The tires tell the tale of the bike's intention.

The Hei Hei is XC done Kona’s way.

On our 2020 test bike, we see a RockShox Pike Ultimate RCT3. A few days ago, Kona launched the new 2021 model of the Hei Hei, and while the frame and many parts remain unchanged, Kona swapped the Pike for the new RockShox SID with its recently updated structure and added stiffness for modern XC courses. Regardless, there is nothing strange to note about our 2020 build. The Pike is well-loved for a reason. It’s supple, doesn’t dive, and has plenty of stiffness for precise steering.

Just last week, Kona launched the 2021 version of the Hei Hei CR / DL, after we shot and recorded this long-term bike test. Aside from paint color, the frame remains the same, but there are a few important component changes on the 2021model that would have impacted our overall impression. Those differences and how they would effect performance are noted in this review.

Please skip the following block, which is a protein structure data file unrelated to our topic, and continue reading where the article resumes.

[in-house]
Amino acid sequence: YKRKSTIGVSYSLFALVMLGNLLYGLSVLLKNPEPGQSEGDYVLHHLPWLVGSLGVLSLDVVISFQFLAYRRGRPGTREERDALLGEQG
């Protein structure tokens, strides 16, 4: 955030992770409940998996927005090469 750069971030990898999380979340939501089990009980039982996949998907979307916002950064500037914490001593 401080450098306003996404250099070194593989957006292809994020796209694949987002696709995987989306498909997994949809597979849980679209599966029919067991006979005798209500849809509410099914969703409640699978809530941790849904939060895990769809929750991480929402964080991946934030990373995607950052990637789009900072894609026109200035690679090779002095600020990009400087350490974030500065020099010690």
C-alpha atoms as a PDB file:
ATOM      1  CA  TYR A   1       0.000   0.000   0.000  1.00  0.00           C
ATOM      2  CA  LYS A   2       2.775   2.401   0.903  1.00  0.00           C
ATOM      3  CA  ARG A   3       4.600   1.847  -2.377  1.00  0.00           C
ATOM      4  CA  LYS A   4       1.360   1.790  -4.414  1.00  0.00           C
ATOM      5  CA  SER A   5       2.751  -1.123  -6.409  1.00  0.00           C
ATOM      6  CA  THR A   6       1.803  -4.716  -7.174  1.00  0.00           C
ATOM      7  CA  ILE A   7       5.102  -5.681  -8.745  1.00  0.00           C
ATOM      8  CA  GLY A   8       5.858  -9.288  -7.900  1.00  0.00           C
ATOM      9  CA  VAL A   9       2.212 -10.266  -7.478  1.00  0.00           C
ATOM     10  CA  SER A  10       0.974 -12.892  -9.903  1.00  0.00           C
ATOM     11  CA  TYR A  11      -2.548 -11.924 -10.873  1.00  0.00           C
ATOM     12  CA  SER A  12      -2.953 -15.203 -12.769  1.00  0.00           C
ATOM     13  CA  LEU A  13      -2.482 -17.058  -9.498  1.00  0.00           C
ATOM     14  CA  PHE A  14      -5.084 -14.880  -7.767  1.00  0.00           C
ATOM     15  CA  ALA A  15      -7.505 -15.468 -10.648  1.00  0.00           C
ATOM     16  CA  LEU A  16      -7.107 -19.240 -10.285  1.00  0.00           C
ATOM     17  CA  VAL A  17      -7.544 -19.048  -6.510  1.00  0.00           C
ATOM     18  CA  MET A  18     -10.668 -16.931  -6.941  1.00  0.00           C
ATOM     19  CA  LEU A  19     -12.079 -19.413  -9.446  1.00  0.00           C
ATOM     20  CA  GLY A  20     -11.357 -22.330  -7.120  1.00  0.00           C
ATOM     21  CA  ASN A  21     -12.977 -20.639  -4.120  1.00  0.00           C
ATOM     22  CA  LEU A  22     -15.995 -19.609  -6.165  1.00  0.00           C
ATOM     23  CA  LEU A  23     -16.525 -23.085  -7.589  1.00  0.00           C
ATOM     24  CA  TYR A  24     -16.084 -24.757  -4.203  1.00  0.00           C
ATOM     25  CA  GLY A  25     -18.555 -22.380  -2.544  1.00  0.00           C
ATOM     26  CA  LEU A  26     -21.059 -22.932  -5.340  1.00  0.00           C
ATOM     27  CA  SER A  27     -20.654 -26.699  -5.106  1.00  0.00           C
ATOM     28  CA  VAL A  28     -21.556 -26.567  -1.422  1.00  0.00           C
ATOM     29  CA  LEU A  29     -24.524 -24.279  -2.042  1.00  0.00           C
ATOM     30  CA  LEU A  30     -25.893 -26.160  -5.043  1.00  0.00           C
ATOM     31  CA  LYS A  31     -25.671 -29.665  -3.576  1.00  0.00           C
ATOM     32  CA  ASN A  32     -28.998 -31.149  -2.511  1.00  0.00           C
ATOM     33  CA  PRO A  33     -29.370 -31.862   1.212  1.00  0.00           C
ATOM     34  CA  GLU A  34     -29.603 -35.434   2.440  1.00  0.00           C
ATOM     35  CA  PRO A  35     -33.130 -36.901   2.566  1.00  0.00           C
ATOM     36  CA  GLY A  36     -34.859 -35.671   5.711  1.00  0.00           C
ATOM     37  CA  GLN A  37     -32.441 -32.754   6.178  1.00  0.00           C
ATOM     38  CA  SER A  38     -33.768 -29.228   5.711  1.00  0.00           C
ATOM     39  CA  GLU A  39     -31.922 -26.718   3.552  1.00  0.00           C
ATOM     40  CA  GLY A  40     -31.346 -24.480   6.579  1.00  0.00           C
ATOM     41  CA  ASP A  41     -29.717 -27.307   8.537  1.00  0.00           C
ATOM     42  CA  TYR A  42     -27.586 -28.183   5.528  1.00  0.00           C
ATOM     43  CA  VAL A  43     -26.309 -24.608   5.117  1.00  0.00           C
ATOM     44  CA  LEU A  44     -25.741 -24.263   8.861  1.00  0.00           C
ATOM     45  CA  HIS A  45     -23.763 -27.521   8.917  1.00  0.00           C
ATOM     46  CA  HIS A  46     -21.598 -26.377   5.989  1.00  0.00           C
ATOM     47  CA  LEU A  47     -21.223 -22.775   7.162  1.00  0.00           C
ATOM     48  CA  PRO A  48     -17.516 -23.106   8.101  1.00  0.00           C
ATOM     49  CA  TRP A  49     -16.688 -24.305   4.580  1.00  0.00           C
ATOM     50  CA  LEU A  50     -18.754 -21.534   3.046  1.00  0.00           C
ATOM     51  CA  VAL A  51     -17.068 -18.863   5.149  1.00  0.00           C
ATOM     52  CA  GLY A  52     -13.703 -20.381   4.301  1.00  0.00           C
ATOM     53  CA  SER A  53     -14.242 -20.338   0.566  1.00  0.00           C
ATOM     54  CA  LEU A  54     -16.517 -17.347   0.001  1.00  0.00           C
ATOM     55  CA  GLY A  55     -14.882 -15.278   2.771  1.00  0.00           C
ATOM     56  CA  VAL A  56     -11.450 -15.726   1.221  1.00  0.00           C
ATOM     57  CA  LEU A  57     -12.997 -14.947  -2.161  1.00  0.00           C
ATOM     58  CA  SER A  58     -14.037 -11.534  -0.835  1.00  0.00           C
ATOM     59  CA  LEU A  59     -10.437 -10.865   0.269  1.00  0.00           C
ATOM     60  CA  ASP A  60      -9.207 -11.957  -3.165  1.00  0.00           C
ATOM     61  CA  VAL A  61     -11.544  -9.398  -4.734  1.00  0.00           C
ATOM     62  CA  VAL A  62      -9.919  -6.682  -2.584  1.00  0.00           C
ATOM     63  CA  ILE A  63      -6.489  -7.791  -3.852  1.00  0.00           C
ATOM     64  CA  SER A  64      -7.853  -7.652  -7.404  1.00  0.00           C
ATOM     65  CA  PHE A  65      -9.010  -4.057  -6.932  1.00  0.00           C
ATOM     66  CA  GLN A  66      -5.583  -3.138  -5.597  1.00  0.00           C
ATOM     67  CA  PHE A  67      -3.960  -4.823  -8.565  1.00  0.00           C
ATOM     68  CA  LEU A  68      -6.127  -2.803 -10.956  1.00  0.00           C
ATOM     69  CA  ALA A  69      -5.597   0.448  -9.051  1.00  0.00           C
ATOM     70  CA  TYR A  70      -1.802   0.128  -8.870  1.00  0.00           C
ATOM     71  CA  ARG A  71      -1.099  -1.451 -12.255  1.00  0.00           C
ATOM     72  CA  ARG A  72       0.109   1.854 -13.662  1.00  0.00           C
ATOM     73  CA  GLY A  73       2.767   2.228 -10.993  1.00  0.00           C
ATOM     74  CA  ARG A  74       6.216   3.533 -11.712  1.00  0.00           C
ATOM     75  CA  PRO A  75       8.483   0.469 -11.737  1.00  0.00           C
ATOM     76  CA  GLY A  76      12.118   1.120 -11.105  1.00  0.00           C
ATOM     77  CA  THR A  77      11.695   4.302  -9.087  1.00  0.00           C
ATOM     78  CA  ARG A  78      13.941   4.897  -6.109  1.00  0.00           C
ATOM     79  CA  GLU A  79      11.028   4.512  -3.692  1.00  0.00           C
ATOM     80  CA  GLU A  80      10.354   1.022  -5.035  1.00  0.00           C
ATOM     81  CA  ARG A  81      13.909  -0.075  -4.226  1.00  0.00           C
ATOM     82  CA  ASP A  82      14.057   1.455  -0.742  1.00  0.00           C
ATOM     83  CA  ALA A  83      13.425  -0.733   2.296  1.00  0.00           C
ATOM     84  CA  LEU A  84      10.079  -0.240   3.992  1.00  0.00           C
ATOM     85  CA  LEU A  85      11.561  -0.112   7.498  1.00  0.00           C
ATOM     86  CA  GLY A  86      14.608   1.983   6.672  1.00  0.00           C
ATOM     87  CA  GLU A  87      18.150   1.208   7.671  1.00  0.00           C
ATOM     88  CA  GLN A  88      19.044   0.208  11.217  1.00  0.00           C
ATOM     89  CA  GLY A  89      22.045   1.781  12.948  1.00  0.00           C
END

On the Trail

The rear suspension is where things get interesting, and the suspension analysis illuminated some unique characteristics. First, the suspension is very progressive for a bike of this category. The Hei Hei's 30% progressiveness is a value not often seen on light-weight 120mm bikes. Throughout the test, I found that progression was welcomed. The small chatter was smoothed considerably better than I would have expected, and I never felt any harsh bottom-outs, even on DH race courses the bike was subjected to.


Suspension Analysis

Using the bike industry's leading linkage analysis software, André Santos, the Youtube suspension whiz, was able to determine a close approximation of the Kona Hei Hei's kinematics for the purpose of this review. These charts provide great insight into several key factors that impact how it rides. Those unfamiliar with these types of graphs should watch André's excellent series of suspension fundamentals videos. The results of his analysis are as follows: